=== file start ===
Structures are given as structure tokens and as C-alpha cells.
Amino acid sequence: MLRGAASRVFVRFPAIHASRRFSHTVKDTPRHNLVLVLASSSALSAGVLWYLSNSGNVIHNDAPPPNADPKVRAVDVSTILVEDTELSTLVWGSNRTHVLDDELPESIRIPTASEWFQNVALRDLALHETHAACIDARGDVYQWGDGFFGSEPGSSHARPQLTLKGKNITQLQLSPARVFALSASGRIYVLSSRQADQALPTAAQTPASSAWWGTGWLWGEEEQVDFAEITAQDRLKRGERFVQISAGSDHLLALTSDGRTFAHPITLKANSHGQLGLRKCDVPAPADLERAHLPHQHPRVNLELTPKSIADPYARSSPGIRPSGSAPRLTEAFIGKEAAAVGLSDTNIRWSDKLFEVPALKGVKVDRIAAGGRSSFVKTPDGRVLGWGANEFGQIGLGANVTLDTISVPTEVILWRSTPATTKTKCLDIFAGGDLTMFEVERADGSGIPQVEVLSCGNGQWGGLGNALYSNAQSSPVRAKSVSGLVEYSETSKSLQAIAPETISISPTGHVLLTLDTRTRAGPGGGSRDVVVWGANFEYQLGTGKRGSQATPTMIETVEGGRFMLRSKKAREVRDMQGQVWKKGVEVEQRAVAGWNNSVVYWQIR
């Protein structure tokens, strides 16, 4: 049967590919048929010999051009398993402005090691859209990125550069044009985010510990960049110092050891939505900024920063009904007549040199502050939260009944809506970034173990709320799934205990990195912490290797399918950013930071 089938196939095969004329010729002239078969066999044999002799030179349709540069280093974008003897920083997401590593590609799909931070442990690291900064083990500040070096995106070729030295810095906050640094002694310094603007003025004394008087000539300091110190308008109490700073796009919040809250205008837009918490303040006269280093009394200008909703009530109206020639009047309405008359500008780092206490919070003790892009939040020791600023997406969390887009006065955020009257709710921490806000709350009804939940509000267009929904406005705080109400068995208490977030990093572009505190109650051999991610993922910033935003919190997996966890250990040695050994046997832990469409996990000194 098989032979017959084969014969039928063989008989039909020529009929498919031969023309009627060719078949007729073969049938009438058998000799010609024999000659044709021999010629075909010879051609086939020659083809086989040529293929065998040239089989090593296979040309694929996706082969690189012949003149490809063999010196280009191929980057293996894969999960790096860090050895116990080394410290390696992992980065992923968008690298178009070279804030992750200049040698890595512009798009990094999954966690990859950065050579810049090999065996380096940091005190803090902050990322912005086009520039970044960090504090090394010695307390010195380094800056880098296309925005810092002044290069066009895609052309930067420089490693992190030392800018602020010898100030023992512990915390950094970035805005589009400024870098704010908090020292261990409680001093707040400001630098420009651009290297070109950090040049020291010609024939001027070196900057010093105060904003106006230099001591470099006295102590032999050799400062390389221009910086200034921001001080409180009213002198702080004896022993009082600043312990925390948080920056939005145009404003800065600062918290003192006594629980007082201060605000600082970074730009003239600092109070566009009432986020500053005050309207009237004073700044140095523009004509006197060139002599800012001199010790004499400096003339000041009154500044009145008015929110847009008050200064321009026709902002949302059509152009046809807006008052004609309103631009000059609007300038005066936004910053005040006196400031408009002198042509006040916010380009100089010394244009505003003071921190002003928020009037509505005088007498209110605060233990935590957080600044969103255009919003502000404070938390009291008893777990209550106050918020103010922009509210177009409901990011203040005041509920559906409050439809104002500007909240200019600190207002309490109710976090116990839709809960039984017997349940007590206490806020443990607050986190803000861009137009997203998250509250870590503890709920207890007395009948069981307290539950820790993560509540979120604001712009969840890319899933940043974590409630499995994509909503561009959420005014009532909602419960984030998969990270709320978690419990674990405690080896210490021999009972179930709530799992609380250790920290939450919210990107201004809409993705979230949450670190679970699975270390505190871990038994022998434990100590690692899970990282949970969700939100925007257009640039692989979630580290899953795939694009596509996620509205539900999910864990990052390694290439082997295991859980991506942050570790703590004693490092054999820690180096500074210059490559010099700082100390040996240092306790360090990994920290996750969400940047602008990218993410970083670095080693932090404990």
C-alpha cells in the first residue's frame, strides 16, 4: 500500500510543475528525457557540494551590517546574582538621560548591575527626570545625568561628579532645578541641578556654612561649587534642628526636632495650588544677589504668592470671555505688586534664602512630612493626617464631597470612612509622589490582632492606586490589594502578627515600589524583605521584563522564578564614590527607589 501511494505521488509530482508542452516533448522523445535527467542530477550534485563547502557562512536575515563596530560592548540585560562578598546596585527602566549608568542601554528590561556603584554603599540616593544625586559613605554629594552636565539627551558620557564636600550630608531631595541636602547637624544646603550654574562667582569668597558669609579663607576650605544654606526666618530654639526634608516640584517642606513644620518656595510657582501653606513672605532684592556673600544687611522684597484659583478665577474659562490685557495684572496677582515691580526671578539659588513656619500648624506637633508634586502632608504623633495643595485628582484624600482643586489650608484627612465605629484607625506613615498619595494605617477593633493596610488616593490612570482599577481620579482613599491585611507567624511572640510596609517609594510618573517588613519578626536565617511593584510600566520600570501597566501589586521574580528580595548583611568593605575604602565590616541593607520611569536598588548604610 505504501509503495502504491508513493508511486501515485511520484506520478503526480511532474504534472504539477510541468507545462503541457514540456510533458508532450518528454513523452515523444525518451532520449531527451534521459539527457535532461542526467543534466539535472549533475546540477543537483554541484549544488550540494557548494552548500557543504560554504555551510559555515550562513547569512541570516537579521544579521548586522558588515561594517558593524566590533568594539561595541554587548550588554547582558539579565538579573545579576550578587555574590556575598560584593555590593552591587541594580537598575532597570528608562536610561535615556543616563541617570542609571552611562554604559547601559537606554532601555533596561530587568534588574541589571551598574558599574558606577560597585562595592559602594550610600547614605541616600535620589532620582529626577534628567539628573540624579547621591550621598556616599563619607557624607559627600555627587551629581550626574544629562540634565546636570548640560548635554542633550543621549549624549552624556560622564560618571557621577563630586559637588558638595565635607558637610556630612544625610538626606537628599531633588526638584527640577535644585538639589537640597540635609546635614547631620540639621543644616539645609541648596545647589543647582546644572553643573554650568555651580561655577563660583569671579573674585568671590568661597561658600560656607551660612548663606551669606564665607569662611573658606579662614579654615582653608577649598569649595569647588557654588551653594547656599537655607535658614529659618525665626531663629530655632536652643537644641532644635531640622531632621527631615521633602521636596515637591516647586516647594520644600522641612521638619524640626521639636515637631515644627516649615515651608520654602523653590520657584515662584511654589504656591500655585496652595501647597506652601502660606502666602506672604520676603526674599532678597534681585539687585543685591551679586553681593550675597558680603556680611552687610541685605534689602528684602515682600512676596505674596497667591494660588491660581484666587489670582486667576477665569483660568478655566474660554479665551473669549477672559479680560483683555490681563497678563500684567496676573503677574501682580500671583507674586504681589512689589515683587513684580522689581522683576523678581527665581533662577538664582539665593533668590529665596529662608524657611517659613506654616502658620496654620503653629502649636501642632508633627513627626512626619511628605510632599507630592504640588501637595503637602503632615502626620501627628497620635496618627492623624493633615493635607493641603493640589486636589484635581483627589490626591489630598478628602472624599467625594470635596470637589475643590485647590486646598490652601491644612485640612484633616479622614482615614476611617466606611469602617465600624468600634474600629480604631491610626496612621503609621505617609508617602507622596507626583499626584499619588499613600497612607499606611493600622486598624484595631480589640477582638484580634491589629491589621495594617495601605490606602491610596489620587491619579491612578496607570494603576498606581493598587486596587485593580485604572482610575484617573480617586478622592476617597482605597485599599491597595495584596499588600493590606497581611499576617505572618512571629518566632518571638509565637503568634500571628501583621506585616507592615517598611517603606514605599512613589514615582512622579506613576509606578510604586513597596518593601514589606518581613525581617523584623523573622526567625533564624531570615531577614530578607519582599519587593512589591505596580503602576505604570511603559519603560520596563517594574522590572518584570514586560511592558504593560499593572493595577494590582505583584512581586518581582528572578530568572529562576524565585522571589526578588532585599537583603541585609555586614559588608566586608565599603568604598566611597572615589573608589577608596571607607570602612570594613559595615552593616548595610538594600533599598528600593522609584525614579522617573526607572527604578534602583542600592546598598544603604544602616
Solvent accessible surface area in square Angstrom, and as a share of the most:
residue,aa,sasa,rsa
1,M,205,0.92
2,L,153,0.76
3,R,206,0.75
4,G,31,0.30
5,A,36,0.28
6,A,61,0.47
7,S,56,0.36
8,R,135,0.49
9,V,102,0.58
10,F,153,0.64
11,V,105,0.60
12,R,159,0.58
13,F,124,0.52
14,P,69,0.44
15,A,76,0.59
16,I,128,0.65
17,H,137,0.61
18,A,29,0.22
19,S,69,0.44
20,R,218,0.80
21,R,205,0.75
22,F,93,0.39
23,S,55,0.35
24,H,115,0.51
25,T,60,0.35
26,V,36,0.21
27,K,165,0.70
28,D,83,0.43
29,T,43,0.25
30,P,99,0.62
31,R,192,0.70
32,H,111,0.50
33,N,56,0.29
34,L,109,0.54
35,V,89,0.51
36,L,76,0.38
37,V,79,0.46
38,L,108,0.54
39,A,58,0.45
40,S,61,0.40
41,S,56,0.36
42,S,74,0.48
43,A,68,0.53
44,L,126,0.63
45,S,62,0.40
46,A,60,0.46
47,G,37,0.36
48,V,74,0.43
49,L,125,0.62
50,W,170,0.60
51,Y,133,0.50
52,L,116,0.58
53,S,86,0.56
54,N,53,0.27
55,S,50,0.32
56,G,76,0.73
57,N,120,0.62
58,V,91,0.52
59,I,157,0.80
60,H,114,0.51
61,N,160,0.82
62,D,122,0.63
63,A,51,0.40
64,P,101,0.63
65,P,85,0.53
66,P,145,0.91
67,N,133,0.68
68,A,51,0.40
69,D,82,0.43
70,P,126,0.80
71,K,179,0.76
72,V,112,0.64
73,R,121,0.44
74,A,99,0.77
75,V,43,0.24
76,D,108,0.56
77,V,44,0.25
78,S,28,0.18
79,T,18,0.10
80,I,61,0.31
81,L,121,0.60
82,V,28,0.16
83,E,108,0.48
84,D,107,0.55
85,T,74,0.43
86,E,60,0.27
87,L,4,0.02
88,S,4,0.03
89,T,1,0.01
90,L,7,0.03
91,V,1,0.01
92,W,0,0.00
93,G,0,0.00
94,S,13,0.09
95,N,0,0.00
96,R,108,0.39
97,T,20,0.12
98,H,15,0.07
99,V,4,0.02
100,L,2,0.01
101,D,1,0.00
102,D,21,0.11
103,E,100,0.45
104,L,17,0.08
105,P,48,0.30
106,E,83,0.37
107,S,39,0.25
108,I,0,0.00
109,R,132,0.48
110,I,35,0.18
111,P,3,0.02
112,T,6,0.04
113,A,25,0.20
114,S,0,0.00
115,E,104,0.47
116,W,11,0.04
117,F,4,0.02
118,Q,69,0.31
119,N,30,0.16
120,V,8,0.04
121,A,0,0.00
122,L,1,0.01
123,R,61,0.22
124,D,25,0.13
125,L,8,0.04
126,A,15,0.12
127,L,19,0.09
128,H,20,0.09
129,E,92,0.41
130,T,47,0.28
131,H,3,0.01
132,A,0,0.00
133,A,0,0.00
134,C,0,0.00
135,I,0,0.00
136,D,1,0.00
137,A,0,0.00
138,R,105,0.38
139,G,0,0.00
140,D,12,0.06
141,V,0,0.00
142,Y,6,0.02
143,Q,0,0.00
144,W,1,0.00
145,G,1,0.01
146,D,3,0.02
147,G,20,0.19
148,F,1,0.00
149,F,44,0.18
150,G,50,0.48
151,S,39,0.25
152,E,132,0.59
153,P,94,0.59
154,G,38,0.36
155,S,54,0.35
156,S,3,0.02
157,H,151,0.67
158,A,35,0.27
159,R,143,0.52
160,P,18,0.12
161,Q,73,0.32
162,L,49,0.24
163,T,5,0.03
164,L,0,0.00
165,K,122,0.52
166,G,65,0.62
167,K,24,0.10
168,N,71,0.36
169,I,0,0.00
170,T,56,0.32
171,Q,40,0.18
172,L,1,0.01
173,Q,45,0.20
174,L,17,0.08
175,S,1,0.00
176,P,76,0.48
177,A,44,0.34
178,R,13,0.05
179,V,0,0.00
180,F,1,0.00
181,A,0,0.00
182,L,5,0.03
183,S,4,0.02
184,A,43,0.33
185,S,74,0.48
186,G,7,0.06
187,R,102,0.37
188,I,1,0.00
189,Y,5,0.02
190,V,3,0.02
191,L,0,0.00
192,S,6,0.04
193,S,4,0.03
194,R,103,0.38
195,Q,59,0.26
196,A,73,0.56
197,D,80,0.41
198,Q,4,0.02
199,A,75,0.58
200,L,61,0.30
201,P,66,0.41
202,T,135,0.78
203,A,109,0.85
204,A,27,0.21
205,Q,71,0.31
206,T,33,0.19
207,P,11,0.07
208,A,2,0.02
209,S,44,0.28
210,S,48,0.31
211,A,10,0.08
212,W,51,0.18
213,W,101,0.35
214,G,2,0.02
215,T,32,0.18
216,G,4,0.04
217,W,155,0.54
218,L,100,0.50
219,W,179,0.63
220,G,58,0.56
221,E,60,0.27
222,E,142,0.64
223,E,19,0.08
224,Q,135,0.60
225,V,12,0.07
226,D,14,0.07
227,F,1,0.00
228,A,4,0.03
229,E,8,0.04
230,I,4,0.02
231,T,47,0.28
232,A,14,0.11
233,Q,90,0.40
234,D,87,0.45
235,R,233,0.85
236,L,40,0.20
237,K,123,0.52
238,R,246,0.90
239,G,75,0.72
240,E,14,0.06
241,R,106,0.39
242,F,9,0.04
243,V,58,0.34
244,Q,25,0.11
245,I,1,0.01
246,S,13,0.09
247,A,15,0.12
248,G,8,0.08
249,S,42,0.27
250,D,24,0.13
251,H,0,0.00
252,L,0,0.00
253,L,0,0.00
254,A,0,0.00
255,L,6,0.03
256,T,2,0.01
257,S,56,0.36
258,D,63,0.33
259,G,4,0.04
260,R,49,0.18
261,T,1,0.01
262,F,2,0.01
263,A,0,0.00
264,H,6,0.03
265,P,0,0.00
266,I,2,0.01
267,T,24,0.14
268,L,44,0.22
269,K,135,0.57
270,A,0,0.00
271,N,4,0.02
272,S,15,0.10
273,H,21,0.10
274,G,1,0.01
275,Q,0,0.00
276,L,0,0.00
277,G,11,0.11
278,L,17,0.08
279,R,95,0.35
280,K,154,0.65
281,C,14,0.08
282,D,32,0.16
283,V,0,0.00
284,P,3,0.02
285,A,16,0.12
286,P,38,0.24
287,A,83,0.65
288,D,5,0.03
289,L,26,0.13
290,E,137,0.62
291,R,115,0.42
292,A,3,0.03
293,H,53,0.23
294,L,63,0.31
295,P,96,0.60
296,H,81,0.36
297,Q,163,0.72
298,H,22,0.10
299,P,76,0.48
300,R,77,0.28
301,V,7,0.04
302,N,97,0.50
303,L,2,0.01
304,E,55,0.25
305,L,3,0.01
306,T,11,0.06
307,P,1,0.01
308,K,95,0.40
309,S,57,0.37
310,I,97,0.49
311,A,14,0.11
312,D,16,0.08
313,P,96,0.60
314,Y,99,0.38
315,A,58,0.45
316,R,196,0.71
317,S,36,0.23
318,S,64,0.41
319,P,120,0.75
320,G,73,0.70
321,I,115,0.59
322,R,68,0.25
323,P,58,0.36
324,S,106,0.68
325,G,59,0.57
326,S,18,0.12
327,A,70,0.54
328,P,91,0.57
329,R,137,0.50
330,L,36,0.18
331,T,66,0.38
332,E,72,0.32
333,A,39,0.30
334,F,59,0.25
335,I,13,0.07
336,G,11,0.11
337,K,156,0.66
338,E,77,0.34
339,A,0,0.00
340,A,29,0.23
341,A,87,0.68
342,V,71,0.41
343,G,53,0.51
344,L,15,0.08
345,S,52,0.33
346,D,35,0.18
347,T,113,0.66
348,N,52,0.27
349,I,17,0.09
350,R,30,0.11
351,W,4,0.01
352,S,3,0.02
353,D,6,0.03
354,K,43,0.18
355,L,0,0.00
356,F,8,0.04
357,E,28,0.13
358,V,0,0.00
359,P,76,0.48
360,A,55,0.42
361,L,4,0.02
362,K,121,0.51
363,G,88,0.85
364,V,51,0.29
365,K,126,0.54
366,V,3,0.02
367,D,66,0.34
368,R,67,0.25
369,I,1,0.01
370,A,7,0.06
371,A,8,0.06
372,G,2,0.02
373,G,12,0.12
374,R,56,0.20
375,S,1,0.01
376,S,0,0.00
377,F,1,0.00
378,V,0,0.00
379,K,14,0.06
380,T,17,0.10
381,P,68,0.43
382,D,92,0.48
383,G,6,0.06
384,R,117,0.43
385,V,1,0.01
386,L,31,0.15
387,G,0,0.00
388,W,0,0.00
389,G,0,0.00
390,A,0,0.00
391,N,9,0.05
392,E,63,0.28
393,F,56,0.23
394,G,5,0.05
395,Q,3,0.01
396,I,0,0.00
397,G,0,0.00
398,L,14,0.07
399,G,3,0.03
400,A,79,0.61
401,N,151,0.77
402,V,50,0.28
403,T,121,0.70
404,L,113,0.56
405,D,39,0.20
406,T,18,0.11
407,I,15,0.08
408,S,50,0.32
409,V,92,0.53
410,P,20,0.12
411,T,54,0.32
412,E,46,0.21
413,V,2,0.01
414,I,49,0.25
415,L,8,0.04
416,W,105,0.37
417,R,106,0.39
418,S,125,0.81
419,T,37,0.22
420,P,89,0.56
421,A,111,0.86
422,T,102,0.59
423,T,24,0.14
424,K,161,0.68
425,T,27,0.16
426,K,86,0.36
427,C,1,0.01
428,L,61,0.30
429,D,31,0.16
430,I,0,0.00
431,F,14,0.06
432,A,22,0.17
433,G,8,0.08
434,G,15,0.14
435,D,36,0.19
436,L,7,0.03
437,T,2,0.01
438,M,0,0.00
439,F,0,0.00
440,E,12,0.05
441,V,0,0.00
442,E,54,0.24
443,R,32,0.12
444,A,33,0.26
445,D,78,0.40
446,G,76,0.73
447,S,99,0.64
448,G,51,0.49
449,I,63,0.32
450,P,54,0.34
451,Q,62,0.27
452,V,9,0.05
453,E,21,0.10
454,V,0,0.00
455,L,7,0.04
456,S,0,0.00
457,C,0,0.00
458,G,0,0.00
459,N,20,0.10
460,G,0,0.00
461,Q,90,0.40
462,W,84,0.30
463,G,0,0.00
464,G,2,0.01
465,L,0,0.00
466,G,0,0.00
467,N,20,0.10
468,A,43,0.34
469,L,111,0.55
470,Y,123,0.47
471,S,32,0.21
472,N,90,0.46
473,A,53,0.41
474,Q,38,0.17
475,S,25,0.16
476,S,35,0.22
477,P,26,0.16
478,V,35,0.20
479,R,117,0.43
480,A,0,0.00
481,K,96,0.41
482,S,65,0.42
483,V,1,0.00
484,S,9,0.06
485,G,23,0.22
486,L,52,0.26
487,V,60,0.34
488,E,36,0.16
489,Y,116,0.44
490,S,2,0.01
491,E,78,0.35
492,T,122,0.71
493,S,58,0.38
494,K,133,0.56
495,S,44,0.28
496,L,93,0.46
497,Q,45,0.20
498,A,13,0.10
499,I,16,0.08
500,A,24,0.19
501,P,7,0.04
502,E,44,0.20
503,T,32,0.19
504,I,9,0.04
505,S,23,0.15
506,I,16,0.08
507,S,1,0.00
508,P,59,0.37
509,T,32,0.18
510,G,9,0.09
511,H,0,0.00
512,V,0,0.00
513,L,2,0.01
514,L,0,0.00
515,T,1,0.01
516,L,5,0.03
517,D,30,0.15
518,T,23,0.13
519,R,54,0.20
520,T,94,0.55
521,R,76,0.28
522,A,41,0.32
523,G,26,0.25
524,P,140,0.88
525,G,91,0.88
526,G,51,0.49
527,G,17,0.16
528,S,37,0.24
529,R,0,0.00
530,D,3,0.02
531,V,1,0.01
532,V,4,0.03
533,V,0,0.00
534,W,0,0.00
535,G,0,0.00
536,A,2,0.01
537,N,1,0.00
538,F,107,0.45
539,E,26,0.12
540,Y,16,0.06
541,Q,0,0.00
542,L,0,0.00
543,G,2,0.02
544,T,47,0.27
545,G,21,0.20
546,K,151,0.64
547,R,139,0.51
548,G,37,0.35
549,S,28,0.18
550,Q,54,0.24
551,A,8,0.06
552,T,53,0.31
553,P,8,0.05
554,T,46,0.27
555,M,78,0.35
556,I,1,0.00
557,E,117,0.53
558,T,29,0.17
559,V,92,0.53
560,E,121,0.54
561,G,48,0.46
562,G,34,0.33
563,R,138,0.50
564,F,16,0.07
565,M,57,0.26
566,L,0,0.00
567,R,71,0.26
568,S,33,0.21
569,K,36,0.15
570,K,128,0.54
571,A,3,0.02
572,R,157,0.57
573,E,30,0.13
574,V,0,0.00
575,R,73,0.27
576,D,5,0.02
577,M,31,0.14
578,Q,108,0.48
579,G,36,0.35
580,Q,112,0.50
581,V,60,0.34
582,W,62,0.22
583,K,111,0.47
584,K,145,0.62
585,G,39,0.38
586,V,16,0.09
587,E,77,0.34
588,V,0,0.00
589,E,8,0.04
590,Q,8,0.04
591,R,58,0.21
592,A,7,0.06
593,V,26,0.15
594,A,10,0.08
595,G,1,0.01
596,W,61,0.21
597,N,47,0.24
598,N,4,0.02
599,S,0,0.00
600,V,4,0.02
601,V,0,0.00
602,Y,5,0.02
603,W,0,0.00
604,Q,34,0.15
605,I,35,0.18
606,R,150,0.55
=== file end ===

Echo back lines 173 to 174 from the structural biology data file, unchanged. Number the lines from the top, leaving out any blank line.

167,K,24,0.10
168,N,71,0.36